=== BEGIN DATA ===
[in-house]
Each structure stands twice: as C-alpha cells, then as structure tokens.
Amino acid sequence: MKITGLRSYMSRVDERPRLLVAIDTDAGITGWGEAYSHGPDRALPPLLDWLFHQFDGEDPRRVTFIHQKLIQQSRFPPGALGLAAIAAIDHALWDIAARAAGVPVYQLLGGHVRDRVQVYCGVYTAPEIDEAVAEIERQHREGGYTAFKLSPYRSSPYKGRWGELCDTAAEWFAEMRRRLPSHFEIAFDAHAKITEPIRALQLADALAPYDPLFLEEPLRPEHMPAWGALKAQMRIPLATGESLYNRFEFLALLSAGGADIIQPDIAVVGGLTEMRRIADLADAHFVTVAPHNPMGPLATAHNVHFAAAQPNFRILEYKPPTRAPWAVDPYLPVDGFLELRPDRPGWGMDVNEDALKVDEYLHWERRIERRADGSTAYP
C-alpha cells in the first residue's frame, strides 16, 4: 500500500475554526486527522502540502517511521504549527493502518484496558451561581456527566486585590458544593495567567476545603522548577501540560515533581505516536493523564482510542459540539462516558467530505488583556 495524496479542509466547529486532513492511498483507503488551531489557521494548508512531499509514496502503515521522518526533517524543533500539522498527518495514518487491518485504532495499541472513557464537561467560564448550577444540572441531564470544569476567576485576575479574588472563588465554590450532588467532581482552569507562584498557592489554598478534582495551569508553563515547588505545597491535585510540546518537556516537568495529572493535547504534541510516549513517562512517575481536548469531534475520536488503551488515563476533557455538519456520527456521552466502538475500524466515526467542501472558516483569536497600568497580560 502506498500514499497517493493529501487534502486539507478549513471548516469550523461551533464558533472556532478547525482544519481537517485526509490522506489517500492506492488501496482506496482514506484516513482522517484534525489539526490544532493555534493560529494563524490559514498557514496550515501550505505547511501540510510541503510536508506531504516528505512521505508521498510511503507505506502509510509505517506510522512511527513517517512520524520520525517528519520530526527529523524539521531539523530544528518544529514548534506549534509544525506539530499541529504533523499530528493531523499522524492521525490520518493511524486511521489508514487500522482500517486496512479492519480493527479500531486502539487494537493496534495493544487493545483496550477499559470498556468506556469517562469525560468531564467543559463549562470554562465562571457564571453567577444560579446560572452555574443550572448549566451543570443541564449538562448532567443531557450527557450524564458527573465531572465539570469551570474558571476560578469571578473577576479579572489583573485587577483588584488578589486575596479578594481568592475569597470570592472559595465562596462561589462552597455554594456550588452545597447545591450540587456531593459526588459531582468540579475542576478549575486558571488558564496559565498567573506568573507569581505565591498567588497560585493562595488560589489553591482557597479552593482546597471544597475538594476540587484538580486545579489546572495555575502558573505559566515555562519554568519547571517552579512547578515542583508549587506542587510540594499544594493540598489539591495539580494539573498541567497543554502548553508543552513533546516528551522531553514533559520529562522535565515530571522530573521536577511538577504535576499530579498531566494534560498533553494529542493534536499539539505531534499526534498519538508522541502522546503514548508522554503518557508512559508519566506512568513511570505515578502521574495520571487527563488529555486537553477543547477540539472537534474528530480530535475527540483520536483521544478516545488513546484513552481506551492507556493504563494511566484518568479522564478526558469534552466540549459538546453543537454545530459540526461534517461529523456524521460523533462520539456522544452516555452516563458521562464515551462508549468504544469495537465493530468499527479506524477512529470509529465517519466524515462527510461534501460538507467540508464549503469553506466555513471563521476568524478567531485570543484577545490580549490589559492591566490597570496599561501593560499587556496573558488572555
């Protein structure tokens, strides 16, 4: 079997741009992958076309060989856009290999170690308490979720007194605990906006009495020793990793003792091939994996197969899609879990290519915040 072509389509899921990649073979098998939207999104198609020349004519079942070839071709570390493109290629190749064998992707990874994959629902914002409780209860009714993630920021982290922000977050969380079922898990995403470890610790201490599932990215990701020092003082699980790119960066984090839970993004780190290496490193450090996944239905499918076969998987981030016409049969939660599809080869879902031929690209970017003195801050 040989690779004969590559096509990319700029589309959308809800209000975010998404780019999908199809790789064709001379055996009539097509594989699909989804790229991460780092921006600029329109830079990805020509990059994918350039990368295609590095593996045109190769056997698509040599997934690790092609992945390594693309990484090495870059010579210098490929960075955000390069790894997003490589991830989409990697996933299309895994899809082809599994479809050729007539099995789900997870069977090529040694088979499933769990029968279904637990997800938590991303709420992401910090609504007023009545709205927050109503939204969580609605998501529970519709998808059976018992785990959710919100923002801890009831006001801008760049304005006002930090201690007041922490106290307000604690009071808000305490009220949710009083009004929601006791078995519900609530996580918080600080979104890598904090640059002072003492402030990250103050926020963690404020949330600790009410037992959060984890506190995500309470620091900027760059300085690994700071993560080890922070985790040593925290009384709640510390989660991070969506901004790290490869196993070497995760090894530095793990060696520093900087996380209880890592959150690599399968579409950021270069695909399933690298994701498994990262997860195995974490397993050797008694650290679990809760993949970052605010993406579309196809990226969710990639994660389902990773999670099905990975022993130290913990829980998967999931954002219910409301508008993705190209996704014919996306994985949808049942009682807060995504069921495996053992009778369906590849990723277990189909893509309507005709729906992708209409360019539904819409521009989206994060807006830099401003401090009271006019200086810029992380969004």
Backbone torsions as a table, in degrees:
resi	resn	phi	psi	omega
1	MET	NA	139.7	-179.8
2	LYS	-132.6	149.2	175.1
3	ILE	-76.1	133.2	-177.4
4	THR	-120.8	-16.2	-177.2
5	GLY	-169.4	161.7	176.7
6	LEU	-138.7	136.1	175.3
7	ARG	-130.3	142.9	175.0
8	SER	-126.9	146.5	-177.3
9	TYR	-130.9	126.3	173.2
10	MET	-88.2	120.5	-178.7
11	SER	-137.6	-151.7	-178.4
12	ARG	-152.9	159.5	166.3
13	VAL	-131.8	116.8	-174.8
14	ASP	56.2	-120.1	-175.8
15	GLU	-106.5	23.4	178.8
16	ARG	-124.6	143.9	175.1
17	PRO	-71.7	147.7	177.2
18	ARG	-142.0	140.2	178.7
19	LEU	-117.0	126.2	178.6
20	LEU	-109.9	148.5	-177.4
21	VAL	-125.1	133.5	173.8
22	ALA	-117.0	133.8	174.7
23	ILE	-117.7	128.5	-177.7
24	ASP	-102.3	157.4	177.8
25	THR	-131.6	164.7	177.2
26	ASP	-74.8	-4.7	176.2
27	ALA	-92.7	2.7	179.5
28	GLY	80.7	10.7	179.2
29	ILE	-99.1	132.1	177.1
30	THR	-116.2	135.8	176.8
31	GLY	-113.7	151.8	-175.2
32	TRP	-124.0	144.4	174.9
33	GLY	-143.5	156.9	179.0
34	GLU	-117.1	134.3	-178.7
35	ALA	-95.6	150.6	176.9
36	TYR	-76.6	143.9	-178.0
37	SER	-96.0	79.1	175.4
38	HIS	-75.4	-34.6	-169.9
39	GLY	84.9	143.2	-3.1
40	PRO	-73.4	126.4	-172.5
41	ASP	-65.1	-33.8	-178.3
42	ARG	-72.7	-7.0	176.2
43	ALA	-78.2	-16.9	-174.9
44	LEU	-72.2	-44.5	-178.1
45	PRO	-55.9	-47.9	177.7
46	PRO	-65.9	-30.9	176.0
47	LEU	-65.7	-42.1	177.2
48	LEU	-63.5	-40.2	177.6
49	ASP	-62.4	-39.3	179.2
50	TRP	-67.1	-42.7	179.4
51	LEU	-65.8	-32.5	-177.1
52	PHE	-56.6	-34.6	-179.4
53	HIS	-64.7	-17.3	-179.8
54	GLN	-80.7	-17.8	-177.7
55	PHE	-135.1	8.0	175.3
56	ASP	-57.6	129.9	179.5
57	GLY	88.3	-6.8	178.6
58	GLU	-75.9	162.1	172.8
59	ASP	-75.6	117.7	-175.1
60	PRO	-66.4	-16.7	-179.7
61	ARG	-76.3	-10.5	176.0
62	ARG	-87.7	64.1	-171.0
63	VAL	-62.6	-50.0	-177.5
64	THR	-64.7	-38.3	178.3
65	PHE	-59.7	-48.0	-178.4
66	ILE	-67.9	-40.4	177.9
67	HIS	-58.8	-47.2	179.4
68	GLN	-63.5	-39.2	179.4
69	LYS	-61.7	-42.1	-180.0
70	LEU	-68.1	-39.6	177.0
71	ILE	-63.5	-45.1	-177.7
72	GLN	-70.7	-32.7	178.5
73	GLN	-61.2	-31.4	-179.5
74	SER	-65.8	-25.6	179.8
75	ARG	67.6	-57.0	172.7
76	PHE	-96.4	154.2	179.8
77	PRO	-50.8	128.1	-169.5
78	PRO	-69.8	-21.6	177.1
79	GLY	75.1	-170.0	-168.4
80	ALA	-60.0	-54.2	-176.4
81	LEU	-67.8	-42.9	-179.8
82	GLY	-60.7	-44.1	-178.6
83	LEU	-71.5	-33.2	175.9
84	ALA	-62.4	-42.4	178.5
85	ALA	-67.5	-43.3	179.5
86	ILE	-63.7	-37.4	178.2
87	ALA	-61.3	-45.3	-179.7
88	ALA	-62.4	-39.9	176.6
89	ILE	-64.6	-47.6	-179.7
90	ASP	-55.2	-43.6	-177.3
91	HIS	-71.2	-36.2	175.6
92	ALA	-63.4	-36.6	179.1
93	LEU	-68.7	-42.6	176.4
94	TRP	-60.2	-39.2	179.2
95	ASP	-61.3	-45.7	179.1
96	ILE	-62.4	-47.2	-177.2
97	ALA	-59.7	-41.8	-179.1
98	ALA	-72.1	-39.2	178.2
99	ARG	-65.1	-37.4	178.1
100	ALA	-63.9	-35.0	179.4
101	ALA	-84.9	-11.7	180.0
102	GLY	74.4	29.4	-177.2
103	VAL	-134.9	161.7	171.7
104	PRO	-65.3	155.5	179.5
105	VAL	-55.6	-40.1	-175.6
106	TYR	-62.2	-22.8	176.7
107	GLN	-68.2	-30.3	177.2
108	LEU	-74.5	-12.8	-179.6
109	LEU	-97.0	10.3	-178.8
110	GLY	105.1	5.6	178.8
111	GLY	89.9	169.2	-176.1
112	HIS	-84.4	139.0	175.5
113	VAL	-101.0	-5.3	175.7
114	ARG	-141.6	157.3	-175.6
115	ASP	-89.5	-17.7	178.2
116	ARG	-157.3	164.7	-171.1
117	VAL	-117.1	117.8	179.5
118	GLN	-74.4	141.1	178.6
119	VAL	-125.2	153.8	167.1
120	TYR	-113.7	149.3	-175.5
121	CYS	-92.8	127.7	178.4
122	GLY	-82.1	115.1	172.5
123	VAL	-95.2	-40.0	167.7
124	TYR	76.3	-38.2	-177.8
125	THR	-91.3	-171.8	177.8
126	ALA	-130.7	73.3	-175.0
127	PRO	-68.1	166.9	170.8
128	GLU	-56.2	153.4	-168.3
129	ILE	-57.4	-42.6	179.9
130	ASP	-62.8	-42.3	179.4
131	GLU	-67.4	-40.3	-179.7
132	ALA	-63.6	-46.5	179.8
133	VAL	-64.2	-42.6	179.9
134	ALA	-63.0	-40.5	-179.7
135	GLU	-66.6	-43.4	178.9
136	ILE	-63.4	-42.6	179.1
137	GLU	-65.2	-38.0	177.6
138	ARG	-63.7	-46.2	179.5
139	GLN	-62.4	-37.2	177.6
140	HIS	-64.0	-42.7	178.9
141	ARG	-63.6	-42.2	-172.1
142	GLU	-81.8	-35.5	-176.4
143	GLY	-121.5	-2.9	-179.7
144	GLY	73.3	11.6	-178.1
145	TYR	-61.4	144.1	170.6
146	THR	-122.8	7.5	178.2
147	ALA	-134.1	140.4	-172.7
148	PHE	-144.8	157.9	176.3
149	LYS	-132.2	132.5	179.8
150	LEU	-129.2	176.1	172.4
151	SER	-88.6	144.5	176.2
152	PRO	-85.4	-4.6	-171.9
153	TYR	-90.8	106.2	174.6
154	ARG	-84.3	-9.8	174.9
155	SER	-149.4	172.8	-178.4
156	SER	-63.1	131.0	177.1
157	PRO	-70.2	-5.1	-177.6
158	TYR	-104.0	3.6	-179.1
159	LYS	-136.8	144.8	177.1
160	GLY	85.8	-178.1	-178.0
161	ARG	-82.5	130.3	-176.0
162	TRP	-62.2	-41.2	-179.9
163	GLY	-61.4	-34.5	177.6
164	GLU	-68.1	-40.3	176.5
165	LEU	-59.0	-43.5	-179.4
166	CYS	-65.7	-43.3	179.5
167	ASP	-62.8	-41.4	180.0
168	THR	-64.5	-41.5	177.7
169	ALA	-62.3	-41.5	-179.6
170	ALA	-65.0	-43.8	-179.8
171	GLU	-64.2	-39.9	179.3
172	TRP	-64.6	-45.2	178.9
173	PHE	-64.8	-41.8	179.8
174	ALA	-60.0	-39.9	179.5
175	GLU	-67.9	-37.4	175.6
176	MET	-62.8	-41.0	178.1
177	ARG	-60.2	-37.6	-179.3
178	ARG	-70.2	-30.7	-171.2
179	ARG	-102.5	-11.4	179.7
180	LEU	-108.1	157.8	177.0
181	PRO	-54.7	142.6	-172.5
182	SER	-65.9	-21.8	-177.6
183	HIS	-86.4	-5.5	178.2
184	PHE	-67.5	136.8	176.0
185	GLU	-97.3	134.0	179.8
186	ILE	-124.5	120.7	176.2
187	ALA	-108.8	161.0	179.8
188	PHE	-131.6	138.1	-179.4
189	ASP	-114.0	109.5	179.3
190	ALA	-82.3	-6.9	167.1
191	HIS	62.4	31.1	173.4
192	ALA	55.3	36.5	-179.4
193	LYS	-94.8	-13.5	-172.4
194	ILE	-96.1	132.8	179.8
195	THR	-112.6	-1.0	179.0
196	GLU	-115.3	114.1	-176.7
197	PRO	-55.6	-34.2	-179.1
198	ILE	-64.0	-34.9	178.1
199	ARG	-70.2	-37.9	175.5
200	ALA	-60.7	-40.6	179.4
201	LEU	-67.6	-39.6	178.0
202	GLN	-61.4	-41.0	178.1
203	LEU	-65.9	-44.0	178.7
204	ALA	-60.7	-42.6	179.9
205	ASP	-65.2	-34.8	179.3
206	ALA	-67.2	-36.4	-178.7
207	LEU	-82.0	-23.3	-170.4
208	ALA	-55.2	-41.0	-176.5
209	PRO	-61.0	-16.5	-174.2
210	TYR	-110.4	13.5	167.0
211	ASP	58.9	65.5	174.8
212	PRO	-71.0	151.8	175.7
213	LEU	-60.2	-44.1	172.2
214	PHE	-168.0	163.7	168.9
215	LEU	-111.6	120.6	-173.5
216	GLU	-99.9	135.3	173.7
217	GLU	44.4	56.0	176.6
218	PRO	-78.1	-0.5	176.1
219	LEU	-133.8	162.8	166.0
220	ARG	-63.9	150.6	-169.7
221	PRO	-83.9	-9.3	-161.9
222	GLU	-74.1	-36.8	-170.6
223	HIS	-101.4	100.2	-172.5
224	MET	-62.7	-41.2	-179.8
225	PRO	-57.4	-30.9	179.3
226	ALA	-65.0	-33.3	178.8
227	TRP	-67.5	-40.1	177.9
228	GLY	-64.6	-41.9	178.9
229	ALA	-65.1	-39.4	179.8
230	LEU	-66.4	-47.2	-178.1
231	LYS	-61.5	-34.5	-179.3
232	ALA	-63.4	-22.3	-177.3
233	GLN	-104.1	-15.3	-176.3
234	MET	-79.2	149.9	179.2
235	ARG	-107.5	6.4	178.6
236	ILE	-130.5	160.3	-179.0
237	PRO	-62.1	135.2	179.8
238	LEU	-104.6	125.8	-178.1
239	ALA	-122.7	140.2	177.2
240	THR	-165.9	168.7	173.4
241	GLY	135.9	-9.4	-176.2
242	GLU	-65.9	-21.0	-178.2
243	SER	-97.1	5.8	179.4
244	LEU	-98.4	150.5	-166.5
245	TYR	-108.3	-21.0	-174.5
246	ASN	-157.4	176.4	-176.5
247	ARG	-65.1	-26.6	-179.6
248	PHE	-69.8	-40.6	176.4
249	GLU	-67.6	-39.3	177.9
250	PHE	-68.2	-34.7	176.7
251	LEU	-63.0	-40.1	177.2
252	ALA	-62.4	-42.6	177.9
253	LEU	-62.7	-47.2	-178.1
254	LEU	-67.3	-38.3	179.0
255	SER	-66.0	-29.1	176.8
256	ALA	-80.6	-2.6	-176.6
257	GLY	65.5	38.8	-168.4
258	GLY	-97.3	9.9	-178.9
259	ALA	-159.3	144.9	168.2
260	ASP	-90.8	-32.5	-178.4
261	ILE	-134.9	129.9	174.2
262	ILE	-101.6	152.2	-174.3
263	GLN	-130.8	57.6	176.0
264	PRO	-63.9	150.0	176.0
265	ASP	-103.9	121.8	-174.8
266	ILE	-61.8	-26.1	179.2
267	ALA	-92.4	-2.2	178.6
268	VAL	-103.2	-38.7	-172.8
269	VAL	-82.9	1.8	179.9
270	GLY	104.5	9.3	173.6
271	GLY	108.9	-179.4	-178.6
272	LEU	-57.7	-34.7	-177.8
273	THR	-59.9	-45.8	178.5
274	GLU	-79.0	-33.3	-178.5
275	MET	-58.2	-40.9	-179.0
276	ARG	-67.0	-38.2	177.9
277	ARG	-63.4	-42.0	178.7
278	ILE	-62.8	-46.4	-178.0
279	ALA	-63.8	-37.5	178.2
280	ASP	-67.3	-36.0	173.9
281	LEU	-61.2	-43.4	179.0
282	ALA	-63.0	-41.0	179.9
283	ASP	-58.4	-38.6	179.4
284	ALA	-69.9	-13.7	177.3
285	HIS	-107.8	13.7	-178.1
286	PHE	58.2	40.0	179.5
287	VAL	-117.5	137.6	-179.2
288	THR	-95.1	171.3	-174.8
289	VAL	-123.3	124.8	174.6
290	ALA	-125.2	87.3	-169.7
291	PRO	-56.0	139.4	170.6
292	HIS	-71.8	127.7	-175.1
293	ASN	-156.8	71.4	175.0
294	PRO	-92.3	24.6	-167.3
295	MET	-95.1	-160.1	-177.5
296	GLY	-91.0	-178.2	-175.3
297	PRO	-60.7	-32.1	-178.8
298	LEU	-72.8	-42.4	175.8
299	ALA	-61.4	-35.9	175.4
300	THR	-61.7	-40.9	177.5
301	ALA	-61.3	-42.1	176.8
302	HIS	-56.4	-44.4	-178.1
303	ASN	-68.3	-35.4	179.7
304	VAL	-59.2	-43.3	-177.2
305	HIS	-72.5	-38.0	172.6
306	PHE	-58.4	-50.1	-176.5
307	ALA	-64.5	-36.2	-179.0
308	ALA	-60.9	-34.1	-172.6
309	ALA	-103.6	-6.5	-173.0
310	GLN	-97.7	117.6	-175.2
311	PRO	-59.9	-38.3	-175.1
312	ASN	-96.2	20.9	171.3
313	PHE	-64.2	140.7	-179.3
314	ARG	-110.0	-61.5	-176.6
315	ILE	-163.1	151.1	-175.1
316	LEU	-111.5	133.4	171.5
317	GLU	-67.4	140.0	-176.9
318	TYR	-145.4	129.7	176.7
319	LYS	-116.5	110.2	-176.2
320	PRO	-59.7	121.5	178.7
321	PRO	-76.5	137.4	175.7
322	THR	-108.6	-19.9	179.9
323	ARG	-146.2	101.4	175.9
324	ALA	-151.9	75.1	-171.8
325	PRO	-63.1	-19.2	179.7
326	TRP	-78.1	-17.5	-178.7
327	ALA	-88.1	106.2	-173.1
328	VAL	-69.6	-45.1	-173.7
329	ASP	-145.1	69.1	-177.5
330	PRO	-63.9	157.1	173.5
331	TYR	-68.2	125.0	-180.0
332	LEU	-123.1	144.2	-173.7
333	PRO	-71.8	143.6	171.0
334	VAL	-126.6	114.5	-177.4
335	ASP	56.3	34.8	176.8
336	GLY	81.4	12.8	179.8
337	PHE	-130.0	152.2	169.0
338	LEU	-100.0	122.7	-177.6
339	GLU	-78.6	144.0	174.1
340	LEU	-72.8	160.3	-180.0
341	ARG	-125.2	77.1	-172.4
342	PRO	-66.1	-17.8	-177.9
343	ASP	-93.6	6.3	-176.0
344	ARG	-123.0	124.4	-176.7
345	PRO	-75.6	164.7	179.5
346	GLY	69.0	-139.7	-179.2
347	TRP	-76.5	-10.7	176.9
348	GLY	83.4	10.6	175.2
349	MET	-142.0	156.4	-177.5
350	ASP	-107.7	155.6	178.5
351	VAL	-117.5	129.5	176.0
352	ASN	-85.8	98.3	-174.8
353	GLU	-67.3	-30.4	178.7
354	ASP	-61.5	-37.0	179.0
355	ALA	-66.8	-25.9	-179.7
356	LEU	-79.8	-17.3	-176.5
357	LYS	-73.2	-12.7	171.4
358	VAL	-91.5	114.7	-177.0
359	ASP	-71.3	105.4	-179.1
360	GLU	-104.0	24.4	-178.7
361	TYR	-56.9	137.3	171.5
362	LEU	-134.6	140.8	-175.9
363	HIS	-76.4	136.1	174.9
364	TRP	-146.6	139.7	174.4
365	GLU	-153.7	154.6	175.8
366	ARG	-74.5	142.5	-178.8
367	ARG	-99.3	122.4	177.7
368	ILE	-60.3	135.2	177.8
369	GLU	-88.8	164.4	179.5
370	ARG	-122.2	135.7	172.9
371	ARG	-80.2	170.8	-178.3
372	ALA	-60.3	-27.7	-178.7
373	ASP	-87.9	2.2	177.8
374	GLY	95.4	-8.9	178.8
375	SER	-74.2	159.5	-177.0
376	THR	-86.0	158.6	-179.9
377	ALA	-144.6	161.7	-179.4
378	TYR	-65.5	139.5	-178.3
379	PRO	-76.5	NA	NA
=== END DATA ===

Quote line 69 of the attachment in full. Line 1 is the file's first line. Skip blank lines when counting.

62	ARG	-87.7	64.1	-171.0